In the meantime, the Chairman also has been an active participant in the important work of the President’s Working Group (“PWG”), which is composed of the Treasury Secretary and the chairmen of the Federal Reserve Board, the SEC, and the CFTC. Last February, the PWG put out a policy statement regarding private pools of capital that supported a market-based approach with government regulation as the exception2. The Statement discussed the respective roles of hedge fund advisors, counterparties, creditors, regulators, and investors. It is not the intent of the policy statement to deputize investors, creditors, and counterparties to police hedge funds, but rather to recognize that they have a self-interest in monitoring hedge funds and perhaps placing constraints on the hedge funds’ activities. This is the market at work. As the Policy Statement noted, "market discipline of risk-taking is the rule and government regulation is the exception."3 This PWG Statement is consistent with the PWG’s earlier recommended approach in 1999 in the wake of the Long Term Capital Management failure.

There is a lot of talk about hedge funds as shareholder activists, which is often viewed in a negative light, especially in Europe, even though academic studies indicate that it can improve corporate governance and prevent strategic errors. What is your opinion on this? Moreover, the SEC has wished to take decisions to prevent insider trading related to hedge fund activism in US corporations. What are the limits to the SEC's scope for intervention in this area?

Paul Atkins: Shareholder activists can play a valuable role in corporate governance, but one must be cognizant that certain shareholders may be championing corporate actions that are in their own best interest, and not the best interest of the corporation. After all, a shareholder generally does not owe any fiduciary duty to its fellow shareholders. Hedge funds and other shareholder activists may have created a negative impression by pursuing their own self-serving agenda at times.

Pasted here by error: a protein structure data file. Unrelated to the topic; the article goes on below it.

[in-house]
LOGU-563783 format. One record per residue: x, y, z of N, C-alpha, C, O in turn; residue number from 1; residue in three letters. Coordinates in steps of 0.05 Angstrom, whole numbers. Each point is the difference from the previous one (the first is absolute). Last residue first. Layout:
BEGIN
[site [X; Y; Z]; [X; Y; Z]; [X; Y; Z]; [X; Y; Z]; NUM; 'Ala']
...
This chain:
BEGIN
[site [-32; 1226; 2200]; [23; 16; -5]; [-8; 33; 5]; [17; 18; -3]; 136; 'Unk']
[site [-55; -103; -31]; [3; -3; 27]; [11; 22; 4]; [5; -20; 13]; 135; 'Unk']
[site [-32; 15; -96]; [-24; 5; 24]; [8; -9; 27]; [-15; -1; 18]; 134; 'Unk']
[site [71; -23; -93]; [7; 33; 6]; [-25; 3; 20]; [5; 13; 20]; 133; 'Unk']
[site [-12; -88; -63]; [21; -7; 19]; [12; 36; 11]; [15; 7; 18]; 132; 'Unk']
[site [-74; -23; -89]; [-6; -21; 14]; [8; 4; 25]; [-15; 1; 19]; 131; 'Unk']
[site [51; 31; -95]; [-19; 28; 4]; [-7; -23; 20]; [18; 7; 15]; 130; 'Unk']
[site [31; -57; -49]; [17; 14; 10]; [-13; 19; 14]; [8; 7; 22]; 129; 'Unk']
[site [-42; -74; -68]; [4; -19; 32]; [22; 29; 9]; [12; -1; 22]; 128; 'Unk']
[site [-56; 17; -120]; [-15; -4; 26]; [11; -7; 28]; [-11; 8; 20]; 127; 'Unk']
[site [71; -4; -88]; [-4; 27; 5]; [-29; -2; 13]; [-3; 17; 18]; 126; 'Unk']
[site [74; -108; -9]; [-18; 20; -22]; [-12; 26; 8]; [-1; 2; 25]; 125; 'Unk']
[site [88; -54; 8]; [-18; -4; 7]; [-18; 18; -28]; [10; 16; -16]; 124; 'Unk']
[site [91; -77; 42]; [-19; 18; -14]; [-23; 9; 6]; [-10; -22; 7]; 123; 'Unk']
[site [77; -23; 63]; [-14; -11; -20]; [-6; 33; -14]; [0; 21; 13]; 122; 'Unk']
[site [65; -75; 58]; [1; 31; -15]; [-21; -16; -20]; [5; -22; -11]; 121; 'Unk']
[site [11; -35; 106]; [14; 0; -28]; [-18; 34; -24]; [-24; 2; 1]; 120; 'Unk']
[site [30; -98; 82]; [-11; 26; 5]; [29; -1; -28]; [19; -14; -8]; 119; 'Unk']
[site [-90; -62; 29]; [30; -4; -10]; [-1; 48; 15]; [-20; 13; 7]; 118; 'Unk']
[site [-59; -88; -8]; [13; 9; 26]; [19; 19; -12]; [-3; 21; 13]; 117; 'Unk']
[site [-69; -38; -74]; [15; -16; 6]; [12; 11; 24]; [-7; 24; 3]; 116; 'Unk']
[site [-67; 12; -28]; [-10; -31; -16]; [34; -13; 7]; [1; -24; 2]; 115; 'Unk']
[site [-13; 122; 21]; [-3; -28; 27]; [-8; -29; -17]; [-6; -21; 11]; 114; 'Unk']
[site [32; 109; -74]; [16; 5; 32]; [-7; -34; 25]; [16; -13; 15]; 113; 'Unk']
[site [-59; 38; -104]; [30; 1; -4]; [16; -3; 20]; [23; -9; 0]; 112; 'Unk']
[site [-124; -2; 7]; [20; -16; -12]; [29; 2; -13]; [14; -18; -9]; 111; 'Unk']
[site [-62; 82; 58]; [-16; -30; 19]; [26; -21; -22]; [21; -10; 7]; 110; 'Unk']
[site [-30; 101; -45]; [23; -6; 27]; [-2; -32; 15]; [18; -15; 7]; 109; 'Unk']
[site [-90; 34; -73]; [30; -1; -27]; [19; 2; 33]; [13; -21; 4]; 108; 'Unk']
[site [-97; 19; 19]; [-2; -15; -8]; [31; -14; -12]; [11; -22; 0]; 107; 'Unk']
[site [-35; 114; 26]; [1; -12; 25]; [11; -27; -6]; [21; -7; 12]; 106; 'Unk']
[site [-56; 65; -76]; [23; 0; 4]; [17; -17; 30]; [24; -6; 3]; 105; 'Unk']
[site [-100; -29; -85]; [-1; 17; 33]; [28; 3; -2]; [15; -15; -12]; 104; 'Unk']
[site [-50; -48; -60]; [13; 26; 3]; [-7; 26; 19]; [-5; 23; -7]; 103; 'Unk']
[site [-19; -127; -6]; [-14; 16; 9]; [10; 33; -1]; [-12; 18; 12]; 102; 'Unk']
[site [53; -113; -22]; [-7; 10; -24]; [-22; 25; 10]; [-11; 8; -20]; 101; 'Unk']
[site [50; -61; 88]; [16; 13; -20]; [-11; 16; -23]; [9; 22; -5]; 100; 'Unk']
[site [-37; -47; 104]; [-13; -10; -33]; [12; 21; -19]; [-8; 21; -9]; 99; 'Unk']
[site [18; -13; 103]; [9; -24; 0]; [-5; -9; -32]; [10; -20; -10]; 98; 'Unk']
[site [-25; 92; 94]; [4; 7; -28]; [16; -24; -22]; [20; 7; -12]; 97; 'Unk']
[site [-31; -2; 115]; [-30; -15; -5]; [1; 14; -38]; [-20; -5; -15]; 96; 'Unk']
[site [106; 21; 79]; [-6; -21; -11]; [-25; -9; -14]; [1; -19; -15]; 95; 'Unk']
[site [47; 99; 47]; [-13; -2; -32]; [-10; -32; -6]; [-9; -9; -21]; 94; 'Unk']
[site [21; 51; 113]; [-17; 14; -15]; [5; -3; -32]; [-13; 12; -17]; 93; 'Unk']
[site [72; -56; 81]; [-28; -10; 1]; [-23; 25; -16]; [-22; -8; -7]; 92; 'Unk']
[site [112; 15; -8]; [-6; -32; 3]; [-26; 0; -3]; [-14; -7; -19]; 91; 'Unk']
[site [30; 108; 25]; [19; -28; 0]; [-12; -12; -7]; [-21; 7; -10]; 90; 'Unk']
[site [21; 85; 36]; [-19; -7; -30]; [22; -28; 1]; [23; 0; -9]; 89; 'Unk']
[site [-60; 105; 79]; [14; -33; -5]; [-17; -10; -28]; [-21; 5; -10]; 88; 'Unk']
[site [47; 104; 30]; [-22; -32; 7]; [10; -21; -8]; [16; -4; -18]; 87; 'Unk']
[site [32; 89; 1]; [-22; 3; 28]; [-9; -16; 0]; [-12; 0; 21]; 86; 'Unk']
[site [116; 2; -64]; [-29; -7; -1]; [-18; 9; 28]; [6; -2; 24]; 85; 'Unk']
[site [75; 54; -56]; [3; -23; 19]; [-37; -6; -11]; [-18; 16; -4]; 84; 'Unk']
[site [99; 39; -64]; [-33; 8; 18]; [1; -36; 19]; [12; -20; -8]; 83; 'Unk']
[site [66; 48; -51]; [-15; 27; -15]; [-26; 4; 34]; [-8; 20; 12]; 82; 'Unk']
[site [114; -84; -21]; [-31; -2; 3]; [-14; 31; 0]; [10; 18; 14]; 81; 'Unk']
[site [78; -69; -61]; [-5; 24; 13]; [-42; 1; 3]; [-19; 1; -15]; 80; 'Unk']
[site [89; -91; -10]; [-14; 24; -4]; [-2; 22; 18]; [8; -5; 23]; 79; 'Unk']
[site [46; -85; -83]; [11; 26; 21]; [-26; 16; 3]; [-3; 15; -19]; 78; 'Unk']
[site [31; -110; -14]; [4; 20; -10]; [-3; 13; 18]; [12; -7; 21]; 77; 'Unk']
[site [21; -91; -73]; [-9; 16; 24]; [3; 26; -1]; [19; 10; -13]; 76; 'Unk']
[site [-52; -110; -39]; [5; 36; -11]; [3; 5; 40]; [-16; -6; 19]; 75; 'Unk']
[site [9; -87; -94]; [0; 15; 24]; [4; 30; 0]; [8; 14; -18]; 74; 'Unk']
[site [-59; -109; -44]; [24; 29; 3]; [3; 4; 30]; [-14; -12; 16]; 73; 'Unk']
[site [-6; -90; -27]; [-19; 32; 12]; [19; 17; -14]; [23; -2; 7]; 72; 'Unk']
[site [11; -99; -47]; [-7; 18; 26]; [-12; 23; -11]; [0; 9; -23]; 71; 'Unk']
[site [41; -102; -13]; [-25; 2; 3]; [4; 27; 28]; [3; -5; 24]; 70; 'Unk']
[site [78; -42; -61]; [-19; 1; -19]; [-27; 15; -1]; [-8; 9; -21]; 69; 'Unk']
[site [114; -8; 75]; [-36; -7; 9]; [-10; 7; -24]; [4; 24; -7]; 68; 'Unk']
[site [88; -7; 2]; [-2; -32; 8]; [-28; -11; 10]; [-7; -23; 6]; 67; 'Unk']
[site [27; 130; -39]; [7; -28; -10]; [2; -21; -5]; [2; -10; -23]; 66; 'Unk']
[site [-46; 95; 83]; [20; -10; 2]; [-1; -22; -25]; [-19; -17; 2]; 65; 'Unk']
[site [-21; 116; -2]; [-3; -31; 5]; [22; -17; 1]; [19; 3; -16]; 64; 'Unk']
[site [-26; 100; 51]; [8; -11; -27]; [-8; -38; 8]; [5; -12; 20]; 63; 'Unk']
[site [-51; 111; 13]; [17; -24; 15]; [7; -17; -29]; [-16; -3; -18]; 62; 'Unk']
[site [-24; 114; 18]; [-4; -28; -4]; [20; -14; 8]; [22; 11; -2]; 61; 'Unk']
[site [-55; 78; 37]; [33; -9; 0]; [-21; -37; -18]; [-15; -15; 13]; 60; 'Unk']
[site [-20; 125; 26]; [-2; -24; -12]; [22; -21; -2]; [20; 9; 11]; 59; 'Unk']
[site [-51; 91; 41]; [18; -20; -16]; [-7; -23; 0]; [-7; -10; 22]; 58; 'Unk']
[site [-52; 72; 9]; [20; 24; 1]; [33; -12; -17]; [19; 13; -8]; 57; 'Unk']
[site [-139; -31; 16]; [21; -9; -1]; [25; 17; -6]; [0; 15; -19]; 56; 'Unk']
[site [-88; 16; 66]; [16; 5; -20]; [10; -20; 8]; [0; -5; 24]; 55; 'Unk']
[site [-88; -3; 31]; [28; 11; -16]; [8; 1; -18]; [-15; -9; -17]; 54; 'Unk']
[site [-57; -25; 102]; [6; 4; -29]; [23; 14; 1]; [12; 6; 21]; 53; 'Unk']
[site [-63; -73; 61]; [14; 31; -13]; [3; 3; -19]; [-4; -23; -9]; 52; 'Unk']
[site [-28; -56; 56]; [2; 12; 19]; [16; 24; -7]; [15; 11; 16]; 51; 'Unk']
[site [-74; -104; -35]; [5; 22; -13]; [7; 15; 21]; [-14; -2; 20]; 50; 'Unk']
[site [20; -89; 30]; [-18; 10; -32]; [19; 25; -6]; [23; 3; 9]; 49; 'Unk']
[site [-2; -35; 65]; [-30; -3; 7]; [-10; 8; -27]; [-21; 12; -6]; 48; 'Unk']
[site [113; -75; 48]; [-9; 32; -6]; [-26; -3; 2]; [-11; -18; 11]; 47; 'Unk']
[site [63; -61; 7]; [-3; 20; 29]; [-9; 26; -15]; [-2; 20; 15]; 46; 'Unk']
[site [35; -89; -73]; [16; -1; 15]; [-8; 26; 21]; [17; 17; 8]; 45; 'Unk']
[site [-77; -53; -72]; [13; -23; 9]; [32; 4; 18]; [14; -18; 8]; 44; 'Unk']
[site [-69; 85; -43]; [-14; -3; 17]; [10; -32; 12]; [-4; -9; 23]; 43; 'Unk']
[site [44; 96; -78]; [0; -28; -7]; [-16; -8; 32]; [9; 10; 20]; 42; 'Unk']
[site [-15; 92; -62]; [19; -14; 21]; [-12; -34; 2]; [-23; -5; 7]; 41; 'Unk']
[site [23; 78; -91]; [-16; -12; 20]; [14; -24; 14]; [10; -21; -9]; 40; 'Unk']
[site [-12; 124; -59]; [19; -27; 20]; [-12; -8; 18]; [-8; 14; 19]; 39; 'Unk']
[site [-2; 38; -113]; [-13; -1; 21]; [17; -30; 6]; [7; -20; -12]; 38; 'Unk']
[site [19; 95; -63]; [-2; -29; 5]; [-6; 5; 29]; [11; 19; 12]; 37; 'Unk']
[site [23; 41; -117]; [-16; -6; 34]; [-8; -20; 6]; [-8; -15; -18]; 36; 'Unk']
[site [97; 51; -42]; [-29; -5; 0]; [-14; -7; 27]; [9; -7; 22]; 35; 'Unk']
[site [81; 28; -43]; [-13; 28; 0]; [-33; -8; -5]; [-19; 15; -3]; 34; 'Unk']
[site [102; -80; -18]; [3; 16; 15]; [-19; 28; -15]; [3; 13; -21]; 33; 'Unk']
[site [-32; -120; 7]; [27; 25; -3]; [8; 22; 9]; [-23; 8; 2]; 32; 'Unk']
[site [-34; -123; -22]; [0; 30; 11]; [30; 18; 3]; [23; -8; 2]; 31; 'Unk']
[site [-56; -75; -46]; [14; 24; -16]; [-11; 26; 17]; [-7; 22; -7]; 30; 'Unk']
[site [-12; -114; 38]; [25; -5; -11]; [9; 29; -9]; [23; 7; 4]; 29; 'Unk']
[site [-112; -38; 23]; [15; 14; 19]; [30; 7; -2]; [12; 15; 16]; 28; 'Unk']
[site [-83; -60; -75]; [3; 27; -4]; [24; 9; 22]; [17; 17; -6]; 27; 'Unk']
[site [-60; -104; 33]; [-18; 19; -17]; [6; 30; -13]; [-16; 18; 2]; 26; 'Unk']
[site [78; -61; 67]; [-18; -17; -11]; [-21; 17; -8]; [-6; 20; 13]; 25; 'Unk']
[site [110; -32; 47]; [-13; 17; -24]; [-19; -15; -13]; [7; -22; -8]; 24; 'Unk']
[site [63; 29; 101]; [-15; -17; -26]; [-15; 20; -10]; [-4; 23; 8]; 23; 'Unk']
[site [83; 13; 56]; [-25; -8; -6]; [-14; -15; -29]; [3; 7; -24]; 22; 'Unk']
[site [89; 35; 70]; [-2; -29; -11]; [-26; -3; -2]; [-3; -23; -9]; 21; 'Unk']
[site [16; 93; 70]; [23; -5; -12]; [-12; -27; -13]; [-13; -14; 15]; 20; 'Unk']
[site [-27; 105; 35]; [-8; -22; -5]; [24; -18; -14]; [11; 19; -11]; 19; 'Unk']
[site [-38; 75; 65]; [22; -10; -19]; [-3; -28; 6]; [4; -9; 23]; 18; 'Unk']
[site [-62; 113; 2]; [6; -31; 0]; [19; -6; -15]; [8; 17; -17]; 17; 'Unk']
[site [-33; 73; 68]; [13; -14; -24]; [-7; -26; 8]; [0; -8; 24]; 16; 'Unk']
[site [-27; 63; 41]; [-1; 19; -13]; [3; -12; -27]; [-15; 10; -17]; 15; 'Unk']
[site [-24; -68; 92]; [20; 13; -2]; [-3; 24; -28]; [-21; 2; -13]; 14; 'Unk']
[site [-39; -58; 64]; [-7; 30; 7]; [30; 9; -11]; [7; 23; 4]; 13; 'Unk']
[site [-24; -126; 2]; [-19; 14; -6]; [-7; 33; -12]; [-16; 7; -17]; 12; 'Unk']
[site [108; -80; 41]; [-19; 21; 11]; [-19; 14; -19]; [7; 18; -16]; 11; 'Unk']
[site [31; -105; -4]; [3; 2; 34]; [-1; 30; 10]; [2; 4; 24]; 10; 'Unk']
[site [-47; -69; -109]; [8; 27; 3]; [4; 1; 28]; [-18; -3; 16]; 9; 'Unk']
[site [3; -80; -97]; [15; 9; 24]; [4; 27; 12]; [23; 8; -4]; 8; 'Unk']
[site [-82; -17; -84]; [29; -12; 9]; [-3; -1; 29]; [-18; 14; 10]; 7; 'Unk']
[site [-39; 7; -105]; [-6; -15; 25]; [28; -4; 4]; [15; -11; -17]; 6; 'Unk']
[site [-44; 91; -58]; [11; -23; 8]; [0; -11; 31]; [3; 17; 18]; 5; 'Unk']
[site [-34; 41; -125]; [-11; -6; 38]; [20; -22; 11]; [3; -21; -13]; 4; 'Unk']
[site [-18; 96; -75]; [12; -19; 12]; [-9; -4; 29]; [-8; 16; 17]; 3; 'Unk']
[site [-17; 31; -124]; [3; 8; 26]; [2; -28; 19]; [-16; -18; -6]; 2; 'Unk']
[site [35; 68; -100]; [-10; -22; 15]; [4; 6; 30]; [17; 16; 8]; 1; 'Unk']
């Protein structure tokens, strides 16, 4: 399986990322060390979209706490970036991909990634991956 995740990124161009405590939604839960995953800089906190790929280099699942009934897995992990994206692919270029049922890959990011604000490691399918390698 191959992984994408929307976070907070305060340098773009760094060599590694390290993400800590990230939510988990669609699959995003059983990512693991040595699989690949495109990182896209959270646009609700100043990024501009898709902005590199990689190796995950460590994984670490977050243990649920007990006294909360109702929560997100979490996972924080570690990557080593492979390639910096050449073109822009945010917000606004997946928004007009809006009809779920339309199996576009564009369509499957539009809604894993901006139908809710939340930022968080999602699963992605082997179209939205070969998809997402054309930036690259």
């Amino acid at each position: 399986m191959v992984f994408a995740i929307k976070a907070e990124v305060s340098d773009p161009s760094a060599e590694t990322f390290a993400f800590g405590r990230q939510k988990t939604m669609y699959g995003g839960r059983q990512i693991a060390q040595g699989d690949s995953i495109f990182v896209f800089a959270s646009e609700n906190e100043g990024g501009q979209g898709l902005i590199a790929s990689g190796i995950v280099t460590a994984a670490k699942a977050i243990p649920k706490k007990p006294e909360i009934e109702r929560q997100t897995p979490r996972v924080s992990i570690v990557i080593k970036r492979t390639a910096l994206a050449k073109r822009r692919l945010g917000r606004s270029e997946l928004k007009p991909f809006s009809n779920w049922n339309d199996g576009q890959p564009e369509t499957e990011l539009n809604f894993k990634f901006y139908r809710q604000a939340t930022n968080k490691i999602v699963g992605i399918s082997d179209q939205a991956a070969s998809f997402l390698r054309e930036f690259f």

This problem may be exacerbated by “empty voting” and similar practices that are based on decoupling voting rights from economic interests. This is why good disclosure is so important in this area. Regulatory efforts seek to ensure that shareholders can effectively exercise their state corporate franchise rights.

In the United States, corporate governance issues are generally governed by state law. The SEC’s role is limited. In our latest foray into the area, last year we amended our proxy rules in order to make clarifications necessitated by a recent court decision. The amendments should help to protect shareholders’ right to receive adequate disclosure and antifraud protection in contests for corporate control.

As to insider trading, the SEC, in conjunction with the exchanges, actively monitors the markets and enforces our laws regarding trading on material non-public information. Hedge funds are treated just like any other market participant.

In Europe, notably in France and Germany, numerous voices have been raised to demand increased regulation of hedge funds, whereas you indicated in a recent interview in US News & World Report that there were already many rules covering hedge funds and that regulator intervention could and would occur if necessary. What do you think accounts for the differences in viewpoints between Europe and the US?

Paul Atkins: First, as I always like to remind people, my views are not necessarily those of the US Securities and Exchange Commission or of my fellow commissioners. So there are differences of viewpoint within the US as well as between Europe and the US. That said, on both continents, there is an understandable interest in the hedge fund sector. On both sides of the Atlantic, the industry is beginning to embrace self-regulation through, for example, the development of model codes of conduct. These efforts should help to address the concerns underlying calls for greater regulatory intervention. European and American regulators can and should learn from one another’s regulatory approaches, and, as the increasing internationalization of the hedge fund industry demands, we will have to work to coordinate our regulatory efforts.

In the U.S., hedge funds and their advisors are regulated in a number of important ways. As a threshold matter, because of regulatory constraints, hedge funds in the United States are not marketed to retail investors. The fact that investors in hedge funds are generally highly sophisticated individuals or institutions colors our approach to further regulation. Of course, our antifraud rules apply to hedge funds as to other investment vehicles. Last year, we adopted a new rule to fill in a perceived hole in the antifraud regime. With this broad antifraud authority and our ability to conduct for-cause examinations, we can effectively respond to tips from insiders, investors or counterparties.